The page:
What a difference a Wikileak can make.
As it turns out, I have a certain small fascination with the Caucasus, especially Georgia. It has therefore not been without some interest that I have been reading about some of the documents released by Wikileaks pertaining to the so-called “Five Day War” between Russia and Georgia.
Some, including the analysts at Eurasianet, have suggested that cables from American diplomats in Tbilisi bolster the Georgian government’s contentious claim that it was Russia (or their South Ossetian proxy) that started the fighting in August of 2008.
Sadly, the Wikileaks documents do little to clear up matters.
This New York Times article, by one C.J. Chivers, a journalist and former Marine Corps officer who seems to have some experience covering events in the former Soviet Union (Beslan and Andijan, specifically), argues precisely the opposite, maintaining that American diplomats in Georgia were so dazzled by Saakashvili that, “as the region slipped toward war, sources outside the Georgian government were played down or not included in important cables.”
But I maintain that this ongoing squabbling about “who shot first” is, ultimately, a pointless exercise. To embark on a search for “original sin” in Georgia is to dive headlong into a rabbit hole that leads to questionable Russian “peacekeeping” missions, flagrantly illegal passportization schemes, post-Soviet geopolitical thinking, ethno-territorial violence, and Soviet nationality policy, to name but a few factors that led quite directly to what transpired in 2008. If you want my opinion, the answer to “who shot first?” is “the Bolsheviks in 1921.” But I digress.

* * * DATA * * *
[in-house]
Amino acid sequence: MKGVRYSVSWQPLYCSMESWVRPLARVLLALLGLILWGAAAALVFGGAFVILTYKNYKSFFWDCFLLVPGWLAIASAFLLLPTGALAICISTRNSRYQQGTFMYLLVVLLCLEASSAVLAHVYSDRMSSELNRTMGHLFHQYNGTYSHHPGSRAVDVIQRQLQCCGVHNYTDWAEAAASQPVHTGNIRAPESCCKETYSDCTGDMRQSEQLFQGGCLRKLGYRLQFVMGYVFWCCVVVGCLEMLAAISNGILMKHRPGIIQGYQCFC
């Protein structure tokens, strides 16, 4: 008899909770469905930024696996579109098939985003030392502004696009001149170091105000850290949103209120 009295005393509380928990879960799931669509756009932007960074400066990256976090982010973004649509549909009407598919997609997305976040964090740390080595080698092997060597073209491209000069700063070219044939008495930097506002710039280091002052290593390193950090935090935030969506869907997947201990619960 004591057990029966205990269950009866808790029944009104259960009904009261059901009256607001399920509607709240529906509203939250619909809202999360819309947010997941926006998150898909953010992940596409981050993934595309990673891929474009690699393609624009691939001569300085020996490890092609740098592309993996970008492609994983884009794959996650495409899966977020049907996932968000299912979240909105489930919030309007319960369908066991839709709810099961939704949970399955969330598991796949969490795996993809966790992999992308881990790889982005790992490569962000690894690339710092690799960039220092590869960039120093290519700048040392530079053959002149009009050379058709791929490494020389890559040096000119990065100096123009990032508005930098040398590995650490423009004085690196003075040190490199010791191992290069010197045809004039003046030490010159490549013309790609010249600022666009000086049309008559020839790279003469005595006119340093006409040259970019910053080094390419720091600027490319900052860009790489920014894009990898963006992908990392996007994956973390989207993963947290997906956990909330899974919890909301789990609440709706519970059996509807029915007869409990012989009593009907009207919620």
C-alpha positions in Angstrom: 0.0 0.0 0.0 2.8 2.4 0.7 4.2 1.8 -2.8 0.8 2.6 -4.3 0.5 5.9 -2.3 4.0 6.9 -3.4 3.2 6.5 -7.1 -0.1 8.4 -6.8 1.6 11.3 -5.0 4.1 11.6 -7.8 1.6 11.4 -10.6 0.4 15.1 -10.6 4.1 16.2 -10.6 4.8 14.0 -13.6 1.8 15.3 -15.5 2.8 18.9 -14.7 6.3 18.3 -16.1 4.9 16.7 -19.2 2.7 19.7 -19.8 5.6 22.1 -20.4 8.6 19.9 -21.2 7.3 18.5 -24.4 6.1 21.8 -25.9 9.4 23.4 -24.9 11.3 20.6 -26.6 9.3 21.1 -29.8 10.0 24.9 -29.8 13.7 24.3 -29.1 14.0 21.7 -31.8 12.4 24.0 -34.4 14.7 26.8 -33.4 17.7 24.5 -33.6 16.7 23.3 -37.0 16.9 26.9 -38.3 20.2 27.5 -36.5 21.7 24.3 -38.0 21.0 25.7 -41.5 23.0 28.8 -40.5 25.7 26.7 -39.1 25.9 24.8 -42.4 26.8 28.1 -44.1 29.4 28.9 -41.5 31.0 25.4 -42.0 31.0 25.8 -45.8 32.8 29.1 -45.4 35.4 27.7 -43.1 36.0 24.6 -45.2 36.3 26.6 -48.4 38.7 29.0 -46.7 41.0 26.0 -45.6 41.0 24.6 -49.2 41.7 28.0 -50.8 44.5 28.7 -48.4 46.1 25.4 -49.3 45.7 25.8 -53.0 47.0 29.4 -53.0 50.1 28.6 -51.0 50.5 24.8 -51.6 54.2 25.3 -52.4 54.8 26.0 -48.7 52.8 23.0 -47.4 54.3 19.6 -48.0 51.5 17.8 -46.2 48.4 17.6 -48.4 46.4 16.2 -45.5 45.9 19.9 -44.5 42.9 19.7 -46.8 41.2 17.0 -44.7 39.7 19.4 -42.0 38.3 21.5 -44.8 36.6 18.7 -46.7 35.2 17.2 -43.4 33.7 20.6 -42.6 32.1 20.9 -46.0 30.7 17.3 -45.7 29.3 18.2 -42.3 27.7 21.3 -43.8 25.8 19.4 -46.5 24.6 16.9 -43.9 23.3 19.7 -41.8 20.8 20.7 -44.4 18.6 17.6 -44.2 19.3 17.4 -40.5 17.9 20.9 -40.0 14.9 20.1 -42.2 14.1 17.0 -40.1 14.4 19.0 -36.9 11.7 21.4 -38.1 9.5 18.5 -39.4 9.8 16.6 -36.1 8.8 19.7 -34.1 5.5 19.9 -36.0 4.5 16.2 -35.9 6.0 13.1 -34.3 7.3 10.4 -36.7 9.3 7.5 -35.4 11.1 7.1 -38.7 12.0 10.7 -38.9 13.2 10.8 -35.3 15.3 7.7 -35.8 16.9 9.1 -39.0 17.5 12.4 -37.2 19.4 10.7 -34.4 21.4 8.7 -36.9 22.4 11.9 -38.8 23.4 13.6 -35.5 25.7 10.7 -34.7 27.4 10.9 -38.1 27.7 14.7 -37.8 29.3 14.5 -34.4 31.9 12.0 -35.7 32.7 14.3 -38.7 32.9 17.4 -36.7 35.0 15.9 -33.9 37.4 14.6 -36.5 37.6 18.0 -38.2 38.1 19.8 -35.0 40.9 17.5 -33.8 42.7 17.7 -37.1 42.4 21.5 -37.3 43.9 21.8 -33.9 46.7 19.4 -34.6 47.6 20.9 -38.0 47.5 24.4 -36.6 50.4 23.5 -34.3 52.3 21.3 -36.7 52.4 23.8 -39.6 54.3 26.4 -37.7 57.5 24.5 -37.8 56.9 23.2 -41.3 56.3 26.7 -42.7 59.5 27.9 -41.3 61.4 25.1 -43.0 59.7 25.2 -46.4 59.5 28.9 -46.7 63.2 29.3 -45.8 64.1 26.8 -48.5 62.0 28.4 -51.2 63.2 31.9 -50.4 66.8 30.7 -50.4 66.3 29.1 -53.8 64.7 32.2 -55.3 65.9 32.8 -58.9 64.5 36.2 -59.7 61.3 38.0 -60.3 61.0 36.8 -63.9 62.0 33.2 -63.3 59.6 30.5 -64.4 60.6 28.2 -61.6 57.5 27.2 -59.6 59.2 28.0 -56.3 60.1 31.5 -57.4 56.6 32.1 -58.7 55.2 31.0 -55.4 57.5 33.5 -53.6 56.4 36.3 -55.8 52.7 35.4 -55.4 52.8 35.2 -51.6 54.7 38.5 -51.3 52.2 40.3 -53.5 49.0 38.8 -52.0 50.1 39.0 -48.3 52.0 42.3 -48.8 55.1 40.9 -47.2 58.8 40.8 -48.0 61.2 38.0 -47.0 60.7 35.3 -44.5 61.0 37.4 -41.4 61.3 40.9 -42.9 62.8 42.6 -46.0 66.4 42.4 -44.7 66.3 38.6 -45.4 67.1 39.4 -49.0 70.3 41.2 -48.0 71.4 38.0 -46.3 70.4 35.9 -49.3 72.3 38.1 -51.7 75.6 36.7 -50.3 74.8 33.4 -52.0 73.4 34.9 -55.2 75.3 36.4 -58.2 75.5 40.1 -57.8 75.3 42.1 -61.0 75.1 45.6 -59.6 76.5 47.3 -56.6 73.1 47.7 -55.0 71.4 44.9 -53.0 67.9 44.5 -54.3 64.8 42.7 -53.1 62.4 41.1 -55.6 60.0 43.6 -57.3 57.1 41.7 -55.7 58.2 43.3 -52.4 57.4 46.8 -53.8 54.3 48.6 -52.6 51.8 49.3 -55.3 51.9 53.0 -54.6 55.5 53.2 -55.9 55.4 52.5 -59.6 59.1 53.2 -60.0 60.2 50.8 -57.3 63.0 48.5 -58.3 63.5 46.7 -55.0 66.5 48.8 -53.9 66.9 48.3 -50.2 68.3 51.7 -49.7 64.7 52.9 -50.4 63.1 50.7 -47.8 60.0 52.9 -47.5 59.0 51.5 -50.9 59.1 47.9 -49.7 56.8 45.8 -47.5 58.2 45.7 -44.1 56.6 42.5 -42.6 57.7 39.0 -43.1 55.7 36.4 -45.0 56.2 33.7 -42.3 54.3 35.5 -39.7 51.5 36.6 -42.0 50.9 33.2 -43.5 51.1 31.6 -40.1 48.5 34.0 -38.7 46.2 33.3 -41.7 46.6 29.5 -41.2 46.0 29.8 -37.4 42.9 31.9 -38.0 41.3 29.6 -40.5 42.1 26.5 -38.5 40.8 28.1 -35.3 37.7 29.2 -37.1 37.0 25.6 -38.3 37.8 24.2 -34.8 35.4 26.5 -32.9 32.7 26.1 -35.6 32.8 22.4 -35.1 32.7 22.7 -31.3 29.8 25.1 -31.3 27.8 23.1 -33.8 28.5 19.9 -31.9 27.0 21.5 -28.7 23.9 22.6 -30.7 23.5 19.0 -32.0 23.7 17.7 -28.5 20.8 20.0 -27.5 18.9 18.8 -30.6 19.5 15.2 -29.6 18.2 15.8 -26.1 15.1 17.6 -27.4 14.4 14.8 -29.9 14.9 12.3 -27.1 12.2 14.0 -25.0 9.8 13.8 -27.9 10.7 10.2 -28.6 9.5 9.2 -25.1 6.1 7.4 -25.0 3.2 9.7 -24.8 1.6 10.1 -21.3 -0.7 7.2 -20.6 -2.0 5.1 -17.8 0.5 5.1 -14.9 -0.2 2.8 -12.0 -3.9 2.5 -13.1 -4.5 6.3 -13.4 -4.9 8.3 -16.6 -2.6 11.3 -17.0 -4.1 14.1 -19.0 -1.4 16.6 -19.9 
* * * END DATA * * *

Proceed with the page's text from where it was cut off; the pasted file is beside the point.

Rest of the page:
My point is that that the notion that the Times can castigate American diplomats for “relying on one-sided information” while uncritically repeating verbatim the Russian government’s version of the story — completely shorn of any context (*cough* passportization *cough*) — and describe the territorial dismemberment of a former Soviet Republic in direct violation of numerous international law, not the least of which is the Helsinki Final Act (which, among other things, asserts the inviolability of frontiers and the territorial integrity of states) — as, and I quote, “a more stable cease-fire,” utterly defies belief.
By most accounts, Mr. Chivers has written ably about the role of the AK-47 in modern conflicts. Given his apparently limited and uncritical understandings of the subject, however, one might suggest that in the future he should perhaps content himself with discussing the implements, rather than the politics of warfare.